By Cindy Venolia
I would like the opportunity to respond to the recent article “Cedar Creek Falls trail and trail head get upgrades.” After 20 paragraphs, this article finally mentions that the neighborhood has been significantly impacted by this new trail.
I am a resident of Love Lane, and my fellow neighbors and I did attend a meeting on Monday, March 28, to voice our concerns. What was not stated in the Sentinel’s article is that we also voiced our concerns nearly three years ago when this trailhead project was in its development phase.
The current project, slated for completion this month, will provide a parking lot for 29 cars, the article states and the U.S. Forest Service confirmed. It also states that there have been 100 cars on a busy weekend, jamming the streets of Love Lane, Thornbush and Cathedral. This is to such a great and disruptive extent that we cannot park our own cars on the street, nor can people visiting us find a place to park.
Our landscaping has been trampled, our sprinkler heads broken, and trash left on our streets. Our once quiet neighborhood has been destroyed, our property values have declined, and the peaceful place we call home no longer exists.
At the onset of this project three years ago, the forest service was made aware that placing this trailhead at the end of a residential street was not a responsible plan. At the time, the trail was popular, but surely not to the extent that it now is. Carole Wylie, architect and member of the planning board, was instrumental in bringing the problems of this plan to San Diego Country Estates Association and the forest service years ago. She suggested that all other amenities in SDCE were off the major roads, none went through neighborhoods.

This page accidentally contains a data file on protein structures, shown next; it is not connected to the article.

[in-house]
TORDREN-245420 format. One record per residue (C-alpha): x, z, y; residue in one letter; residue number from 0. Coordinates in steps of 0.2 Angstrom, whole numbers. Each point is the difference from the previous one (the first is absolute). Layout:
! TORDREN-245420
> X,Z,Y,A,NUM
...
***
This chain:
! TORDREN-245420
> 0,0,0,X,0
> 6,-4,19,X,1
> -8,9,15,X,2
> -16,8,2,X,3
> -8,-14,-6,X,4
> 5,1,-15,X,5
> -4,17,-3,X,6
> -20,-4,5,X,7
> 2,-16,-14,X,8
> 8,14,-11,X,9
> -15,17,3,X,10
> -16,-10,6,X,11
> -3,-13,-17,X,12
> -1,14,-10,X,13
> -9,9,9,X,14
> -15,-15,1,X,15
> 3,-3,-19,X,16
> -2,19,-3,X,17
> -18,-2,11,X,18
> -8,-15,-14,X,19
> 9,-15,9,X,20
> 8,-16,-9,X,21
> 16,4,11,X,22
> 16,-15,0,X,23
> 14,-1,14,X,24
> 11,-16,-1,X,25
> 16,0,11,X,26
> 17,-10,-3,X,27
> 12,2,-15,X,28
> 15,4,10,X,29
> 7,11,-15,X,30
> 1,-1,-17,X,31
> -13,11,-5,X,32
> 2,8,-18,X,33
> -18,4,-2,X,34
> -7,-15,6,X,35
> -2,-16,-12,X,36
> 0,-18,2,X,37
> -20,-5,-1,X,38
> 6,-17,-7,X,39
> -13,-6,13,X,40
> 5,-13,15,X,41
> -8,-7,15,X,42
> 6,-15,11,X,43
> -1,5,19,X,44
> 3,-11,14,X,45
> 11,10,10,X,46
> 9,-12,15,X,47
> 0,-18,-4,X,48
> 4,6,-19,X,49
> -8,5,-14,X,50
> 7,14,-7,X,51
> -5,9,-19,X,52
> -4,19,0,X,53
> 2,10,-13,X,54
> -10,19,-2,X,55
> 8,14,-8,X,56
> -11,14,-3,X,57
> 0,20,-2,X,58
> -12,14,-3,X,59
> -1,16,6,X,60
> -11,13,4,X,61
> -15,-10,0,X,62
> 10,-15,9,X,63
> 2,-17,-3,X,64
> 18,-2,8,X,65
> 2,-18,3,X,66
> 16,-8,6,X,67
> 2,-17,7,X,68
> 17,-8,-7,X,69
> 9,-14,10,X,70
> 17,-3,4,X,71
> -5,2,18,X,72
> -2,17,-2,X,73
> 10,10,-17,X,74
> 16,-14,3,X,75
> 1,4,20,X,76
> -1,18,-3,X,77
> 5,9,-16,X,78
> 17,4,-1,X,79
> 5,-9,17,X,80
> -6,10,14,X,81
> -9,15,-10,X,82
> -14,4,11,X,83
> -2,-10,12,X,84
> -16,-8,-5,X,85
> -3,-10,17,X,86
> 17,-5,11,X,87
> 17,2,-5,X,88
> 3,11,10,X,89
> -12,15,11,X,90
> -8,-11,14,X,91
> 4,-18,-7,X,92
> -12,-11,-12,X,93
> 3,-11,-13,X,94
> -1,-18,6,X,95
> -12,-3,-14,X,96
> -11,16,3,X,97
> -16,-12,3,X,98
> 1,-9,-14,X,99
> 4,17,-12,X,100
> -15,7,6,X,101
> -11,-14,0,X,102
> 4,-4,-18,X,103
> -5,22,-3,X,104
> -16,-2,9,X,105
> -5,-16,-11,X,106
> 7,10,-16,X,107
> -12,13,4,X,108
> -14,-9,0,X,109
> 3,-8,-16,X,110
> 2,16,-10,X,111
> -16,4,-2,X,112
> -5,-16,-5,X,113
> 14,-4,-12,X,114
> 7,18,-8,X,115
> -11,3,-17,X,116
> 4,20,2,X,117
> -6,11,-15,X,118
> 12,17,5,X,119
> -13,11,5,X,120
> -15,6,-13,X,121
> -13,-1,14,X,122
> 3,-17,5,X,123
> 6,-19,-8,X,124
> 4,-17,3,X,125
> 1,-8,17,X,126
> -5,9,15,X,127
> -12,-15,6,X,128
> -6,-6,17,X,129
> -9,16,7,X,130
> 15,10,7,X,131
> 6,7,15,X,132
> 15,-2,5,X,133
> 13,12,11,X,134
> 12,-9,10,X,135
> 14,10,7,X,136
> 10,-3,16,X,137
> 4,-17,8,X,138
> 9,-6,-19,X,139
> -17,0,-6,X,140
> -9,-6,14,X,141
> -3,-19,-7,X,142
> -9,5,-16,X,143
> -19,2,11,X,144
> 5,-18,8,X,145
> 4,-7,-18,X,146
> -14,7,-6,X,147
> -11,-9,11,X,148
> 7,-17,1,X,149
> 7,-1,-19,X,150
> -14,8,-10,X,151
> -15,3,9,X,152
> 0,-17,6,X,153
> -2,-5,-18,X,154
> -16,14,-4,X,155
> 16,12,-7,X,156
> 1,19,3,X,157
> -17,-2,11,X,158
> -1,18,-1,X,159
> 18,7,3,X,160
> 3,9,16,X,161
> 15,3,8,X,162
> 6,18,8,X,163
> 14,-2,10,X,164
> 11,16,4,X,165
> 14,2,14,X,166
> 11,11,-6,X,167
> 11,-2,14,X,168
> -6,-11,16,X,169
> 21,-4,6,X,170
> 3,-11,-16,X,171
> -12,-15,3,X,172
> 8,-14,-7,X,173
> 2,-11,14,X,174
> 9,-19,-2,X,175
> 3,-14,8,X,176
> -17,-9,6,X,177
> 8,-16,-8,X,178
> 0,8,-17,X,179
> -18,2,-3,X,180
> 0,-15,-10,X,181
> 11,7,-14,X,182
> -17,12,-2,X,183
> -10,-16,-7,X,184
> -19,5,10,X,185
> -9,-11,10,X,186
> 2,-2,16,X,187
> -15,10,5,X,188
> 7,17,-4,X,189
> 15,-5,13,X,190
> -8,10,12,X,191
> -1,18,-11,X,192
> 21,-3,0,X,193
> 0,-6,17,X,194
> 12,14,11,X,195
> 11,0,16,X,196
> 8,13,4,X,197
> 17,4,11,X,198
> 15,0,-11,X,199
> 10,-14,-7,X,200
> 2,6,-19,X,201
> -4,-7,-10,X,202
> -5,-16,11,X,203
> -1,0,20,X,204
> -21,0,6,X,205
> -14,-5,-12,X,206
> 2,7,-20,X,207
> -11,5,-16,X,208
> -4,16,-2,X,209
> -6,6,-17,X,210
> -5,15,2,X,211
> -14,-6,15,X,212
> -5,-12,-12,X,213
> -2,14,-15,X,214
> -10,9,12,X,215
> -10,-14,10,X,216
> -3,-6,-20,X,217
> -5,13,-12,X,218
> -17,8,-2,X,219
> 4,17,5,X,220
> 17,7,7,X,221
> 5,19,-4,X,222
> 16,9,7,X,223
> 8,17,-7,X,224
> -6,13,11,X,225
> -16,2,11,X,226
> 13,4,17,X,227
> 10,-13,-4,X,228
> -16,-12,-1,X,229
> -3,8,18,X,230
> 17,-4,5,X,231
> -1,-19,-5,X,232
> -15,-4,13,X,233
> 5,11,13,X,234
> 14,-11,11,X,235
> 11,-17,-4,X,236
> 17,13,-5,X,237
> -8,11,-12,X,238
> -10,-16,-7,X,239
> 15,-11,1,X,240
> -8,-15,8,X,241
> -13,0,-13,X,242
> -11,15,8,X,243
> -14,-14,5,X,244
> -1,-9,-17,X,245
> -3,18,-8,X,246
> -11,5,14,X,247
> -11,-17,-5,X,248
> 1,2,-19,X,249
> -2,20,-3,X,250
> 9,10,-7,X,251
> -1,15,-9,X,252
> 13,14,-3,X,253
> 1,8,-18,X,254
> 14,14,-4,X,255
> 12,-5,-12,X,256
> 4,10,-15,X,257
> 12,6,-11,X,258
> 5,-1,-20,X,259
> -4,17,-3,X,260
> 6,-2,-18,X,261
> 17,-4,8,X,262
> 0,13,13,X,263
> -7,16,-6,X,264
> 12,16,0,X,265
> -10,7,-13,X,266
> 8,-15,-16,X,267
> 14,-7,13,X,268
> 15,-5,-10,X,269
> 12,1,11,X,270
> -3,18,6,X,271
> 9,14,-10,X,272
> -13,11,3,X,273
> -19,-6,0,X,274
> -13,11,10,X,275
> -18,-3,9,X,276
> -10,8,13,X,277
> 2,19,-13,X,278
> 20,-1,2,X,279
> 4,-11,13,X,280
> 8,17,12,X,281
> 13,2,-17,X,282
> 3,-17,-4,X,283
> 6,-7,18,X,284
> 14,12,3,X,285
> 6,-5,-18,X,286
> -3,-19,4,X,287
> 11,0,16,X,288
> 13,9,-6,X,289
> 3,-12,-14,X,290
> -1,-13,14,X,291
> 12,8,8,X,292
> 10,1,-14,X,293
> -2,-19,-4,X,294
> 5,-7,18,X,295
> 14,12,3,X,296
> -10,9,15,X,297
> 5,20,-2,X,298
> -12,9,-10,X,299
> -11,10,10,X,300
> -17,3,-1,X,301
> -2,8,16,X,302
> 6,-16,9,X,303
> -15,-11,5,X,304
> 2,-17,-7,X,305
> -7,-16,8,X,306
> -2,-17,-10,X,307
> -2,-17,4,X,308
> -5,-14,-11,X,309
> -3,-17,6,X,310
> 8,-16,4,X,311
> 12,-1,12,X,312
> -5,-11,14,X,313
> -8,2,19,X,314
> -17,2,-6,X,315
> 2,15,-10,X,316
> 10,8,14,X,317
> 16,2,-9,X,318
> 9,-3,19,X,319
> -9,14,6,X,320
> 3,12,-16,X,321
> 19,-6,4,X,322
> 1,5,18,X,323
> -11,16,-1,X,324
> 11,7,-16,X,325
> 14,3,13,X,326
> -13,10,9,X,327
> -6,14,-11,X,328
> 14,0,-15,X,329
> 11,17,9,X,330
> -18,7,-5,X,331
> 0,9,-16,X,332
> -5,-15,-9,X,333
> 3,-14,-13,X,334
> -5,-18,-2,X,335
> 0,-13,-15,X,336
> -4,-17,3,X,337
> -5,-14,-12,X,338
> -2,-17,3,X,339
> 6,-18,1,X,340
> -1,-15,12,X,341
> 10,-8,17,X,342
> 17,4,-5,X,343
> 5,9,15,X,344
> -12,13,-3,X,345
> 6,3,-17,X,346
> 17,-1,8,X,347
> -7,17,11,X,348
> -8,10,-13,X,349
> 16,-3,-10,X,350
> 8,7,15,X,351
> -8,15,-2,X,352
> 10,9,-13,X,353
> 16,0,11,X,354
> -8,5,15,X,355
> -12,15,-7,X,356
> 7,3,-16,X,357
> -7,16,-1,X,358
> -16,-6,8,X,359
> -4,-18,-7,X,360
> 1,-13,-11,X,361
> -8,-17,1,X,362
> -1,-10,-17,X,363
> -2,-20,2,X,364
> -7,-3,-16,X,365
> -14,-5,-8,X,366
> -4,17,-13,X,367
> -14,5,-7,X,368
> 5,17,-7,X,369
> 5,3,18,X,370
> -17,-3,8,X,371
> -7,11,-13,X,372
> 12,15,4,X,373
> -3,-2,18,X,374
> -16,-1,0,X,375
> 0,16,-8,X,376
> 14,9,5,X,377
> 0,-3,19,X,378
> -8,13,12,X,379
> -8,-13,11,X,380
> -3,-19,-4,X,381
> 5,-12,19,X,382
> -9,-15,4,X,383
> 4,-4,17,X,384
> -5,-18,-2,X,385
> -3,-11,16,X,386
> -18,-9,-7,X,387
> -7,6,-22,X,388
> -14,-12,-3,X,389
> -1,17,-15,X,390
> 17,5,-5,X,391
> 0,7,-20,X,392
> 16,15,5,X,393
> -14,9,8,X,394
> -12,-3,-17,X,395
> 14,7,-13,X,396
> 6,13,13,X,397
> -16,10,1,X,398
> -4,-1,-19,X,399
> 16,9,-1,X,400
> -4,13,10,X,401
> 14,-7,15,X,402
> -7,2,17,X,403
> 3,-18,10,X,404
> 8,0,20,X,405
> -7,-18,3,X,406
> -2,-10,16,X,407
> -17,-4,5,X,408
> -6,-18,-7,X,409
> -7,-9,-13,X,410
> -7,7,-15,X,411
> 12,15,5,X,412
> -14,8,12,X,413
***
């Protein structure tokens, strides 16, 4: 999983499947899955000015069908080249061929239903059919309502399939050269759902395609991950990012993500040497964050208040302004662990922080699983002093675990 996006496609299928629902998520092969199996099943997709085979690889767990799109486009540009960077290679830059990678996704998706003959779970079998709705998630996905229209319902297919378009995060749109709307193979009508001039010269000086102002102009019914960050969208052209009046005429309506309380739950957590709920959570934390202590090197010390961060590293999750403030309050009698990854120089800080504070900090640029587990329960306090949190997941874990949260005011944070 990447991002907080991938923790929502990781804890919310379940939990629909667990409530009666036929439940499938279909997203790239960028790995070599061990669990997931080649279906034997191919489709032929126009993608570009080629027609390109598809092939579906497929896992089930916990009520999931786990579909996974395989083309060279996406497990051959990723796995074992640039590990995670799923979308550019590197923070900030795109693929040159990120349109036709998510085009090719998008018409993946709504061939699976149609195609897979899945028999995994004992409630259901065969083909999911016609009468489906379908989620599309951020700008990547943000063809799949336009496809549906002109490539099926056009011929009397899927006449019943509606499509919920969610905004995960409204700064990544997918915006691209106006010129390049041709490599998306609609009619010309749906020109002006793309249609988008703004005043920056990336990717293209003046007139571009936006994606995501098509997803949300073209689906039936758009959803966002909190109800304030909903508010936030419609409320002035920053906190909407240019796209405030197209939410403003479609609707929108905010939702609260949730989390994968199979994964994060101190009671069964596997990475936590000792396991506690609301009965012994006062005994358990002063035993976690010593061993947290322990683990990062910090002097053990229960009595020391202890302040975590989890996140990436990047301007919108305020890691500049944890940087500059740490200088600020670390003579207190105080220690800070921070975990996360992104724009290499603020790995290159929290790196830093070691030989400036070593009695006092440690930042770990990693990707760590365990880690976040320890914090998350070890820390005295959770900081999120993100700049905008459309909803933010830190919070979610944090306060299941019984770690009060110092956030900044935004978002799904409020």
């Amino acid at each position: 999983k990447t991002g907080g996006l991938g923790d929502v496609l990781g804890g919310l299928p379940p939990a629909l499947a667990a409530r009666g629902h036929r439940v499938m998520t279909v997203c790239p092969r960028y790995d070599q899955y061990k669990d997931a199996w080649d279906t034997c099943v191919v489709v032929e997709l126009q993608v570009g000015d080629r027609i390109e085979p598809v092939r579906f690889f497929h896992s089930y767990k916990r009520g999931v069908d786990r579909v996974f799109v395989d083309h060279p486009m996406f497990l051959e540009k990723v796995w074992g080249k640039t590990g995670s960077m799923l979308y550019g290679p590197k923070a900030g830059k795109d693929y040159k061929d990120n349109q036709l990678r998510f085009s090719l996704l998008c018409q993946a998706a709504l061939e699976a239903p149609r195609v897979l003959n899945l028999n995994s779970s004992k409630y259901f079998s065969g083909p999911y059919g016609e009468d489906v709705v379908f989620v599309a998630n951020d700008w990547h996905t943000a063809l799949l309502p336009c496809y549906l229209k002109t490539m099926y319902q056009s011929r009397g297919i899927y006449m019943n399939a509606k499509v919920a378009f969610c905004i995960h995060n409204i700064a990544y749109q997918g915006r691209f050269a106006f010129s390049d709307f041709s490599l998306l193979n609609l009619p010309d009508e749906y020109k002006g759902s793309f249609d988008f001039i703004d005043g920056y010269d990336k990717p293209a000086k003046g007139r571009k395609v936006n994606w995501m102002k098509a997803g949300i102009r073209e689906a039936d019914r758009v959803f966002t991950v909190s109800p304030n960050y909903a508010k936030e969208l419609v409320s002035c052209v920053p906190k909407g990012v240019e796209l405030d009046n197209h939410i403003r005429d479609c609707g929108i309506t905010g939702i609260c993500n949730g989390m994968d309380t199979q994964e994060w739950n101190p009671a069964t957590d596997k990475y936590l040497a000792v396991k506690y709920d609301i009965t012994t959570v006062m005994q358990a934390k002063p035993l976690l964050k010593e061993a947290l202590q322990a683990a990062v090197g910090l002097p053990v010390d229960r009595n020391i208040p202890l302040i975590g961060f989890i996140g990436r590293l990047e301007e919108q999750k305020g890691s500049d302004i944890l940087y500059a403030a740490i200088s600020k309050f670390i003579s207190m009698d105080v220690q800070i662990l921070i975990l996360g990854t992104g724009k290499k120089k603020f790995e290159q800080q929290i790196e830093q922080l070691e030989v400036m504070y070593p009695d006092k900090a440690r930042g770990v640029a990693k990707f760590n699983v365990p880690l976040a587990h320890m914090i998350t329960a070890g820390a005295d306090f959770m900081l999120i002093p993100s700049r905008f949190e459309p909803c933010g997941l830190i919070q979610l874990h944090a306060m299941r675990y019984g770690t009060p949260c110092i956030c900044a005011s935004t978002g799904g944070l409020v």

Following that logic, wouldn’t it make sense to put the staging area at the end of Ramona Oaks Road where the speed limit was nearly doubled that of the residential streets? Unfortunately, her advice was not heeded. Members of the neighborhood joined her in concern, but, looking back, I wish I would have been more active as there was no way to predict the popularity of this trail currently, nor could we have predicted the careless disregard these hikers and the forest service would have for the residents.
What is the forest service’s response? “There is going to be a capacity problem,” said Joan Friedlander in the article, and that they are looking into “other options” to expand parking. A classic example of poor planning, the forest service is NOW looking into this capacity problem? Doesn’t common sense dictate that they would have looked into the capacity problem BEFORE they built the inadequate parking?
Friedlander also states there will be an alcohol ban, which we applaud, but question. Who will be there to enforce this? The county sheriff’s office has a 20-minute travel time to get to this end of the Estates. How will they enforce an alcohol ban in a canyon area that is seldom, if ever, patrolled?
It is insulting to minimize the concerns of the residents. One cannot imagine that any thoughtful person would put a thoroughfare, with an excess of 100 cars traveling twice the speed limit, through a quiet residential neighborhood without giving any consideration to the negative impact it would have on the current residents.
But that is exactly what has happened. Now, the forest service wants to re-evaluate the plan? They were told years ago that the space designated was not large enough to accommodate the traffic, and that building the staging area for the trail at the end of Ramona Oaks Road would be a more responsible plan. So, here we are, years later and the forest service is finally recognizing that they made a planning mistake.
I hope that they will look into additional parking at the end of Ramona Oaks Road and bring some form of peace back to our neighborhood, and restore our confidence in the forest service, an organization funded by our taxes. My husband is now working with Dianne Jacobs office, the forest service, and SDCEA to ensure that it is done right. I thank him for taking the time to do this, and I thank Carol Wylie for trying three years ago. I only hope that this time someone listens.
Cindy Venolia is a Ramona resident.